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Statistics (CDF)

  1. Sep 19, 2014 #1
    Y and Z are independent N(0, 1) random variables. Let X = |Z|. Consider the random point (X, Y).

    (a) Derive the CDF FD(d) = P(D ≤ d) of the distance from the origin D = √(X2 + Y2). Sketch this CDF as a function of all real d.

    (b) The ratio T = Y/X has Student’s t-distribution with 1 degree of freedom, also called the Cauchy distribution with CDF FT (t) = P(T ≤ t) = 1/2 + 1/π tan−1(t). Use this to determine the CDF FA(a) = P(A ≤ a) of the random angle A = tan−1(Y/X) between the line joining the origin and (X, Y) and the X-axis, for −π/2 < a < π/2 (points below the X-axis subtend a negative angle). Sketch this CDF as a function of all real a.

    (c) Determine the probability P(Y > cX) for a constant c.
     
  2. jcsd
  3. Sep 19, 2014 #2

    Ray Vickson

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    Show your work.
     
  4. Sep 19, 2014 #3
    well i really have no idea where to start :/
    But i was thinking maybe of using joint distributions but that leads to double integrals and i have not been taught double integrals so there must be another way about it right?
     
  5. Sep 19, 2014 #4

    haruspex

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    Yes, it involves a double integral, but that should not stop you at least writing out the expression for it.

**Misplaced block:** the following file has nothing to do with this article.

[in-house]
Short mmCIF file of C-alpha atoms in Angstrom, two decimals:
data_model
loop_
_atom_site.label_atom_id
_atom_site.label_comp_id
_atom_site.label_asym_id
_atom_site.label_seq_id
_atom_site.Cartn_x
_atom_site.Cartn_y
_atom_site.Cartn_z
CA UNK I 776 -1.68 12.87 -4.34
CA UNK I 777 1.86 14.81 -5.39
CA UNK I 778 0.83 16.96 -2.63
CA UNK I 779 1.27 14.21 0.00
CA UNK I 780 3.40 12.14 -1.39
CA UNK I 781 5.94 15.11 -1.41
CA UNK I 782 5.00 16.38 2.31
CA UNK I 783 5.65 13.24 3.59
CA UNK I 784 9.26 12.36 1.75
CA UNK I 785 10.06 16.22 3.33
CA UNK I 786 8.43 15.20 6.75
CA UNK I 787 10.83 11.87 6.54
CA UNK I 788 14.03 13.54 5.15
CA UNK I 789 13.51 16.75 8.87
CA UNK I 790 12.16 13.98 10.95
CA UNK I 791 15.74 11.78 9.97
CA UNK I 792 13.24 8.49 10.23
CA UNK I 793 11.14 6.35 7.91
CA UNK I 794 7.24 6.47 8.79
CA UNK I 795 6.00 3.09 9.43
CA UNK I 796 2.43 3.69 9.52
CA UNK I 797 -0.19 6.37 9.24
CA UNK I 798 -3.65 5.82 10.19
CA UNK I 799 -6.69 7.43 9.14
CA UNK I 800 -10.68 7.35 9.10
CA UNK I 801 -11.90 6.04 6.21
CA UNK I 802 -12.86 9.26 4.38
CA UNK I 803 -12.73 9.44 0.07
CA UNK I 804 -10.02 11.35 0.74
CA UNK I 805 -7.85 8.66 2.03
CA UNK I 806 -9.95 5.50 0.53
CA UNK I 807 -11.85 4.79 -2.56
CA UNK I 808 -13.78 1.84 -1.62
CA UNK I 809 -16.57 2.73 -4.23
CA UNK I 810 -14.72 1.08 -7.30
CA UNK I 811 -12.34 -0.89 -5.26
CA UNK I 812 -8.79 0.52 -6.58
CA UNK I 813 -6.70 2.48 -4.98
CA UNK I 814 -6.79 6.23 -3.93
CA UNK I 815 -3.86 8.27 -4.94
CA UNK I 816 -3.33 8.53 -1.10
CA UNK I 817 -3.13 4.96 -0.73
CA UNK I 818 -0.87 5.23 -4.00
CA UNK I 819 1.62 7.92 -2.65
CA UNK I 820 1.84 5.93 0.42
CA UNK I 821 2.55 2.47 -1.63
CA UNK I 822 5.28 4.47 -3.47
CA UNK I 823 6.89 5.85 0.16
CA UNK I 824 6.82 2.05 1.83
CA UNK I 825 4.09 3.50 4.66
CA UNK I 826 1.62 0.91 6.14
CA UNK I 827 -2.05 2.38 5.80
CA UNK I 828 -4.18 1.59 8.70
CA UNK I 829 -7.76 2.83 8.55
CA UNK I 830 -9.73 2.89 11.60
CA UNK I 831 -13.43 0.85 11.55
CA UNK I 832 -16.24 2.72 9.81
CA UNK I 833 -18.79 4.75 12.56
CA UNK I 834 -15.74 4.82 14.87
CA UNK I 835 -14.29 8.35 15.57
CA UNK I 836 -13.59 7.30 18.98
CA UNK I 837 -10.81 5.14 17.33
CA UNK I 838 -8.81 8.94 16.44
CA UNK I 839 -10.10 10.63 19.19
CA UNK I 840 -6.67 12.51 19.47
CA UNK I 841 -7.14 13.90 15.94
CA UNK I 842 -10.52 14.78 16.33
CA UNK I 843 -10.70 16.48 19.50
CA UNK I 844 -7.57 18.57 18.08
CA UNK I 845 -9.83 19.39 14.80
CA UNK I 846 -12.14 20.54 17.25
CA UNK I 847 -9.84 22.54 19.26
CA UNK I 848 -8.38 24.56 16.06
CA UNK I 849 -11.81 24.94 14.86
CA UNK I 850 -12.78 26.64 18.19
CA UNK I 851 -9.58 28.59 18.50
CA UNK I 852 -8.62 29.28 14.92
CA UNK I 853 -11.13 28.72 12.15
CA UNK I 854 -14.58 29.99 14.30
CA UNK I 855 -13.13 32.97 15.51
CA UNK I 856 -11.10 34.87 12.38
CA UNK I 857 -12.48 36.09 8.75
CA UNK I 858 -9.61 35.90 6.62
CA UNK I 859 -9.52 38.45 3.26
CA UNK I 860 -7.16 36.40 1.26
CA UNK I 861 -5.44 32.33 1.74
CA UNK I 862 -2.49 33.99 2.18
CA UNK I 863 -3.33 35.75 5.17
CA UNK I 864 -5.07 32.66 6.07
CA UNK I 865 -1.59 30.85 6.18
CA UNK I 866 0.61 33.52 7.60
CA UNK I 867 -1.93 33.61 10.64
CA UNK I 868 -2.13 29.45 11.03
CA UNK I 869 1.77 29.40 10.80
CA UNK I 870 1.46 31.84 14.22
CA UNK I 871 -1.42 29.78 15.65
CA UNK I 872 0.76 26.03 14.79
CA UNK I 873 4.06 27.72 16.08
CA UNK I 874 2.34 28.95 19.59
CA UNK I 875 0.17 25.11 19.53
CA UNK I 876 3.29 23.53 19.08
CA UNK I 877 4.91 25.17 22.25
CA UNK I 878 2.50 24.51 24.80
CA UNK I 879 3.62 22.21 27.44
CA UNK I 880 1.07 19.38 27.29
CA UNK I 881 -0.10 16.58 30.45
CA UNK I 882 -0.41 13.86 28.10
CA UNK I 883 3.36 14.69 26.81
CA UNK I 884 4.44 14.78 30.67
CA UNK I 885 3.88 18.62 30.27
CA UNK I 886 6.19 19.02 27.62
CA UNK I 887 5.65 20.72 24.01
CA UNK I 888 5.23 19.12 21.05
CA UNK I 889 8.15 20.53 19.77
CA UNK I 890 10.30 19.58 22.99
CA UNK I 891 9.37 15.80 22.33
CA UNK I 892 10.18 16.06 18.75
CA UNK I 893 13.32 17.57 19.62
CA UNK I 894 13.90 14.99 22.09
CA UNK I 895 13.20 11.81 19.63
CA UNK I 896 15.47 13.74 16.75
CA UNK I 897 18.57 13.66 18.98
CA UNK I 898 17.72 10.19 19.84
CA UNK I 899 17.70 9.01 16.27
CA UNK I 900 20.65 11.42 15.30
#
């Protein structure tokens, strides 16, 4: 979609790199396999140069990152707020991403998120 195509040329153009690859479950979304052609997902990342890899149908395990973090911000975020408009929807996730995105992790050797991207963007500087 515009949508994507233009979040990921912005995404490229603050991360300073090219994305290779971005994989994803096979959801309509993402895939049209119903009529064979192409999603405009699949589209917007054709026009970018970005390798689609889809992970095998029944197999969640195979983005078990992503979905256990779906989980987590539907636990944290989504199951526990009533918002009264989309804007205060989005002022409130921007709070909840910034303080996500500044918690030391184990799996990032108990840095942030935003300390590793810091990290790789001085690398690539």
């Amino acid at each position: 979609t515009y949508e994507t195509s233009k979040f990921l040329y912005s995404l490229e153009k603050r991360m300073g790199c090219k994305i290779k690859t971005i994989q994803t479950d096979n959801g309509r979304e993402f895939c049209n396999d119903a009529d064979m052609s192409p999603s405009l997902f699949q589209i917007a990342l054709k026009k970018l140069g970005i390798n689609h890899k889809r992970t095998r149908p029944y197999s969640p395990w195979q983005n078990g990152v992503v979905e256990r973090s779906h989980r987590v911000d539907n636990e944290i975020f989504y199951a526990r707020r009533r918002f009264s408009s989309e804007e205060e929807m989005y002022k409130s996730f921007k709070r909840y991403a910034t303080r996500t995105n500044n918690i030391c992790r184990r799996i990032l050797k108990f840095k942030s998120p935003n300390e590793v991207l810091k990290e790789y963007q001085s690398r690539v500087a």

6. Sep 19, 2014 #5
    but what's the point of writing it out when its supposed to be derived so I can sketch it? My lecturer said double integrals are not assessable so clearly another method is used???
     
  7. Sep 19, 2014 #6

    Ray Vickson

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    You need to do some work here. If there ARE some tools/results you are allowed to use you need to tell us about them. We cannot possibly help if we have zero information.

    I urge you to read Vela's 'pinned' thread "Guidelines for students and helpers', which explains what the expectations are when you post to this Forum. In particular, stating that you have no idea how to start is not acceptable.
     
  8. Sep 19, 2014 #7

    berkeman

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    Please check your PMs. Per the PF rules (see Site Info at the top of the page), you *must* show your efforts toward solving the problem before we can offer tutorial help.
     
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